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    Building Keystone XL Would Violate US Climate Commitments - Scientists

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    A group of economists and scientists told US President Barack Obama that the United States should reject the Keystone XL Pipeline project to be consistent with its previously stated climate commitments.

    WASHINGTON (Sputnik) – Building the Keystone XL Pipeline would make it impossible for the United States to meet its commitment to limit global temperature increases to two degrees Celsius, a group of 90 economists and scientists told US President Barack Obama in an open letter released on Wednesday.

    “The contribution of the Keystone XL tar sands pipeline to climate change is real and important, especially given the commitment of the United States and other world leaders to stay within two degrees Celsius of global warming,” the letter said. “Rejecting Keystone XL is necessary for the United States to be consistent with its climate commitments.”

    The United States signed the 2010 Cancun Agreements on climate change, which commits them to a maximum temperature increase of two degrees Celsius above pre-industrial levels, according to the United Nations.

    But the letter warned that Keystone XL would expand greenhouse gas emissions. Fuels produced from the Canadian oil set to be transferred through the pipeline would “result in more greenhouse gas emissions over their lifecycle than fuels produced from conventional oil,” the letter said.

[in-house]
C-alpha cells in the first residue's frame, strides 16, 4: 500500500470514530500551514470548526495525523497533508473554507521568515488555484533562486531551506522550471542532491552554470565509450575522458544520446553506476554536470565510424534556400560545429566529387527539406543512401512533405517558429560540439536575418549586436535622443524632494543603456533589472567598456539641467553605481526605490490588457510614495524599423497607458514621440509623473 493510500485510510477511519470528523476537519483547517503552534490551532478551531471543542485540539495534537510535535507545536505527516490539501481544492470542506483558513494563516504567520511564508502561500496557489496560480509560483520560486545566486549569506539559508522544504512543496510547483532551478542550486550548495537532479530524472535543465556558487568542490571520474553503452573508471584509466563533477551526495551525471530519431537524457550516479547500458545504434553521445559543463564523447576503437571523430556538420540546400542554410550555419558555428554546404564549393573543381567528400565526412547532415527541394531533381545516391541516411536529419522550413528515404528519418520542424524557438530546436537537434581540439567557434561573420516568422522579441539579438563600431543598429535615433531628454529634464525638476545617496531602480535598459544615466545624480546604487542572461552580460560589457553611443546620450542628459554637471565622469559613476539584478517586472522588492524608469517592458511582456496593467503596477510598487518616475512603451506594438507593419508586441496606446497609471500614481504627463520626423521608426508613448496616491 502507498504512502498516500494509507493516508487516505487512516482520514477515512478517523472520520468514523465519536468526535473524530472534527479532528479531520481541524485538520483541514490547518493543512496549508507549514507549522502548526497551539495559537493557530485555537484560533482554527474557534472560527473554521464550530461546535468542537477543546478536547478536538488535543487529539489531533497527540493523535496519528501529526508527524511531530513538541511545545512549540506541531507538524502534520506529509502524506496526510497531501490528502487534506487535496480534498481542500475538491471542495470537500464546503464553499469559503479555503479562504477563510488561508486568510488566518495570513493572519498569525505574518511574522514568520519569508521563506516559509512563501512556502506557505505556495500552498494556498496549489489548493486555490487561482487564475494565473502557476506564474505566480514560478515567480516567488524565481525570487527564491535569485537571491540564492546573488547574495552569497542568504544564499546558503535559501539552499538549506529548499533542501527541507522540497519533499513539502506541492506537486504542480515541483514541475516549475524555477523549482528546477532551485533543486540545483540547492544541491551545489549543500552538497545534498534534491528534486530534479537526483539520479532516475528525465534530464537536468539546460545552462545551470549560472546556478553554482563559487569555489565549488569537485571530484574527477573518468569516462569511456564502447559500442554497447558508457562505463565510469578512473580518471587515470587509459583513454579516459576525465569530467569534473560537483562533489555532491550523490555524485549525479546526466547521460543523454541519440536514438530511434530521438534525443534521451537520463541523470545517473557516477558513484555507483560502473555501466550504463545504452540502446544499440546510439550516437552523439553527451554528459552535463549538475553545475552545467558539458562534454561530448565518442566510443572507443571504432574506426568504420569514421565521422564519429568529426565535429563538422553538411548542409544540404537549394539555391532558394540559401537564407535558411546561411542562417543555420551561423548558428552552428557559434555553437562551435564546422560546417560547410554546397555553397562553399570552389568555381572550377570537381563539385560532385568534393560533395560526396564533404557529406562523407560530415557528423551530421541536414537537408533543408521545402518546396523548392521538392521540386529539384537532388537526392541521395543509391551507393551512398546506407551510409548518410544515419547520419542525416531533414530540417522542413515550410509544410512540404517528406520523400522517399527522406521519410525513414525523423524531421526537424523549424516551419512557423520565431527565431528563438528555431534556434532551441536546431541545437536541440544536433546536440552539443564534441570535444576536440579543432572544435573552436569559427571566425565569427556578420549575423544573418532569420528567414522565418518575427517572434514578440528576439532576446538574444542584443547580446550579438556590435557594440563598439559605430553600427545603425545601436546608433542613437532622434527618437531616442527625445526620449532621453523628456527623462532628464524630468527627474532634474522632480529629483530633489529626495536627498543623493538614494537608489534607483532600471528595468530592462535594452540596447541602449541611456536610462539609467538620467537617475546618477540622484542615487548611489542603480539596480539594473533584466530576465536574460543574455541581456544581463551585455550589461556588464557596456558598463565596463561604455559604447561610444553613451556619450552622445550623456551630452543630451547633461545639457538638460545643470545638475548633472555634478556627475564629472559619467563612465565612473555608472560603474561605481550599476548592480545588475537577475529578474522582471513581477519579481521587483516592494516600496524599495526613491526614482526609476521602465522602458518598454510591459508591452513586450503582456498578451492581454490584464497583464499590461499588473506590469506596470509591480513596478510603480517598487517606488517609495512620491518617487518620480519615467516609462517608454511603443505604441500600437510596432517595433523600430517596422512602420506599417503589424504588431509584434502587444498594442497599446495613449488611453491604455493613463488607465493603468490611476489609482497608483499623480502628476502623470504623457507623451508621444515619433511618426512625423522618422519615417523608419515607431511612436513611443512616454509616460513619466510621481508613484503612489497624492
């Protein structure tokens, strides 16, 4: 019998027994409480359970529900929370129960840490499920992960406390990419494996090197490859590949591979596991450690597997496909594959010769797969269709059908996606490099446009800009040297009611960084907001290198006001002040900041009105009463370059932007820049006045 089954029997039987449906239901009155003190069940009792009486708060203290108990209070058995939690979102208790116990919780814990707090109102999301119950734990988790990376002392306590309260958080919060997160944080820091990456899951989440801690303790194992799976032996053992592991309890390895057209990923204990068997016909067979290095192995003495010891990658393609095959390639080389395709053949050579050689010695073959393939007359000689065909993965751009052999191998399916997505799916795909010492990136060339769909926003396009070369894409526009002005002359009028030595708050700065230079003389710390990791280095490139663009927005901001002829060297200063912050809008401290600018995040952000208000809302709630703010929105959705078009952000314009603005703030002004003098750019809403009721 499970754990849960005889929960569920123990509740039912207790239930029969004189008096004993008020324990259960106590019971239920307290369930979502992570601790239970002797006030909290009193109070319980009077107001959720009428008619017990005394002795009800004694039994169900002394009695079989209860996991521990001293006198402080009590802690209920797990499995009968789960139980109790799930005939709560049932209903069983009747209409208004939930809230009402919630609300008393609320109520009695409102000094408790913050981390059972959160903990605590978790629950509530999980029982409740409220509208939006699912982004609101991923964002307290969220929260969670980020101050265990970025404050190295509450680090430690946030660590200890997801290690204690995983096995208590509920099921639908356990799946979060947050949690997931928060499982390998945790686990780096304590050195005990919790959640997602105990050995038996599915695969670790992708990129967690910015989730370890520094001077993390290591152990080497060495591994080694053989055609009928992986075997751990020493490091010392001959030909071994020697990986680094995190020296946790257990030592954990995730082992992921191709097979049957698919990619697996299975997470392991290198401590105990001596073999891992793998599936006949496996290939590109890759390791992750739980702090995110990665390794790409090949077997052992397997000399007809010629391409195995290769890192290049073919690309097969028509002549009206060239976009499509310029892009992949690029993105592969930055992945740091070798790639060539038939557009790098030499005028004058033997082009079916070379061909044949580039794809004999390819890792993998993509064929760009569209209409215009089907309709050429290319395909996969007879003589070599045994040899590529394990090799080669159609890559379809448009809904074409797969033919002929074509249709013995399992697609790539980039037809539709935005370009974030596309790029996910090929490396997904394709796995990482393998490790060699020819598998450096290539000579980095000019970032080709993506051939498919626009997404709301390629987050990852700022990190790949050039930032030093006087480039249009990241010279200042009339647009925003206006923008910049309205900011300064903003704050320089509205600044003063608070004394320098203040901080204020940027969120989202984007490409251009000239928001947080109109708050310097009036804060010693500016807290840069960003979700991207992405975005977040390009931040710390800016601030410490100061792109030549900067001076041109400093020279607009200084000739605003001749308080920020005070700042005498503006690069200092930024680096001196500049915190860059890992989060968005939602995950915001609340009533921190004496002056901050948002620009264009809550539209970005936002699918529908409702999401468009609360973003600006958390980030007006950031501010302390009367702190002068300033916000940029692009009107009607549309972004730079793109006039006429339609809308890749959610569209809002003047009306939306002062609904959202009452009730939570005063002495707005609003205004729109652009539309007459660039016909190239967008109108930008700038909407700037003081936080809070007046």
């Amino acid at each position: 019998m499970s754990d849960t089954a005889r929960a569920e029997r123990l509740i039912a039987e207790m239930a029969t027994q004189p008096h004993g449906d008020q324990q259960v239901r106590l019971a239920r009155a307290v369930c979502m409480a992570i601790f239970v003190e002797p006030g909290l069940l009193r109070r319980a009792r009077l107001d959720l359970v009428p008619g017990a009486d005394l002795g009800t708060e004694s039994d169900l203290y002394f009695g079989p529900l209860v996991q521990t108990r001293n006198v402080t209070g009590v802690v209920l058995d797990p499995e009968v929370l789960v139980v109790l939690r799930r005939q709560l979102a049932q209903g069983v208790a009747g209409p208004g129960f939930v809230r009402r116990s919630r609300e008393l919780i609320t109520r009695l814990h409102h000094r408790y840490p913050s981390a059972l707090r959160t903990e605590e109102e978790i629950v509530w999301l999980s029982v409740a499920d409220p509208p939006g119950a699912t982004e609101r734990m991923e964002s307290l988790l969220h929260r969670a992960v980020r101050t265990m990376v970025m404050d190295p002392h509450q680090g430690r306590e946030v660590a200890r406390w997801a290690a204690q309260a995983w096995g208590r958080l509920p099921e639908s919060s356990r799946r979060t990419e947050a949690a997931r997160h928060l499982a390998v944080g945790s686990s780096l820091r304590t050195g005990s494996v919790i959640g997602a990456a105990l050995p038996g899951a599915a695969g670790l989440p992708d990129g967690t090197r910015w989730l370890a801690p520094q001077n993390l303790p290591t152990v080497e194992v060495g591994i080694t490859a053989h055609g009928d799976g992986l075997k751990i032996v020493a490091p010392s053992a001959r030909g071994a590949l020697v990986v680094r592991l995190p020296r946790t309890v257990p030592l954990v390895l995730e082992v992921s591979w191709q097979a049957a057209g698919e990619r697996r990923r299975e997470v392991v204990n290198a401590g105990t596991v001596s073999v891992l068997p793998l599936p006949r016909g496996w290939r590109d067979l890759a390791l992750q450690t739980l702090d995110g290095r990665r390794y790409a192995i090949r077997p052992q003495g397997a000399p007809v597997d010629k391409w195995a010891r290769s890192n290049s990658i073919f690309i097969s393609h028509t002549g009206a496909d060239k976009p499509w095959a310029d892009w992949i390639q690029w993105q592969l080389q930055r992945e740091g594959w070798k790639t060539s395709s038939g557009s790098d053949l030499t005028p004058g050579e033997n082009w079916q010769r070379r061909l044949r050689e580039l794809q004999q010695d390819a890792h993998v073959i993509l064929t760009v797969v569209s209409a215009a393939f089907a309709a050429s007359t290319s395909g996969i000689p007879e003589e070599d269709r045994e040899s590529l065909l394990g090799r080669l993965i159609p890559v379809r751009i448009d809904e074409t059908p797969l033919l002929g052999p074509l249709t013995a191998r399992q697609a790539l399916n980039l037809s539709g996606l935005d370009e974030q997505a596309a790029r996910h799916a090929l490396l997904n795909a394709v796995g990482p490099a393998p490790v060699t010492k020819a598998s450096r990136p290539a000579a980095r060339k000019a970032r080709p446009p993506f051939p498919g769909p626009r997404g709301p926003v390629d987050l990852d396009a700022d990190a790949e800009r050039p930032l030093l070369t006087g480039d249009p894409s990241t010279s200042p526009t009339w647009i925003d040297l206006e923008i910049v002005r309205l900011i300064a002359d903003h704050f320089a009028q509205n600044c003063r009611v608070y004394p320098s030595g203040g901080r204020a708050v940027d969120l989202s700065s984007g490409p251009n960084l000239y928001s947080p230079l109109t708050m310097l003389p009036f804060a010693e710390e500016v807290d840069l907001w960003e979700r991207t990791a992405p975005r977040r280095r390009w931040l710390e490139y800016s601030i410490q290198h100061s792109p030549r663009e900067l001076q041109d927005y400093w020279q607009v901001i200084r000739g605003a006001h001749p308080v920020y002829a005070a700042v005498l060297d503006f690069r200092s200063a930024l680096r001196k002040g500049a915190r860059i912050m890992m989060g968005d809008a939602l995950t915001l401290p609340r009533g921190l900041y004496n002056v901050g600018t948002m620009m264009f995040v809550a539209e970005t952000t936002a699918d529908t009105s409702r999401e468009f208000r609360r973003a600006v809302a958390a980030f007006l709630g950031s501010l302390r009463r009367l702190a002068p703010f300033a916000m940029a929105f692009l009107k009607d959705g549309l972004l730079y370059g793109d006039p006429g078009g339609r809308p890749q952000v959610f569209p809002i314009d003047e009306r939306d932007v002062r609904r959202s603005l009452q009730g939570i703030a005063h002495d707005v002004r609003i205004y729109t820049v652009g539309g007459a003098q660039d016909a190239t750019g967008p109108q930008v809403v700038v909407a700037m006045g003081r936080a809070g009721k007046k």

“The Keystone XL pipeline will drive expansion of the energy-intensive strip-mining and drilling of tar sands from under Canada’s Boreal forest, increasing global carbon emissions,” added the letter, whose signatories included Philipp W. Anderson, the 1997 Nobel Laureate for physics, and Kenneth J. Arrow, who won the Nobel Prize for economics in 1972.

    The proposed pipeline would transport tar sands oil from Canada and shale oil produced in the US states of North Dakota and Montana to a marketing hub in the US state of Nebraska. From there, the oil would be shipped to refineries on the US Gulf coast. Launching the project requires President Obama’s approval because the pipeline would cross the US border with Canada, according to the Congressional Research Service.

    The US Senate passed a bill in January approving construction of the Keystone XL pipeline. Lawmakers in the House of Representatives are expected to approve the measure on Wednesday, setting the stage for a confrontation with the White House, which has pledged to veto the bill pending conclusion of a State Department review of the pipeline’s likely impacts. The Republican majority in Congress is not large enough to overcome President Obama’s veto.

    With talks on a global climate deal set to resume in Paris later this year, the 90 scientists and economists called on President Obama to demonstrate international leadership by rejecting the pipeline.


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    oil drilling, global warming, 2010 Cancun Agreements, Keystone XL Pipeline, UN, United States
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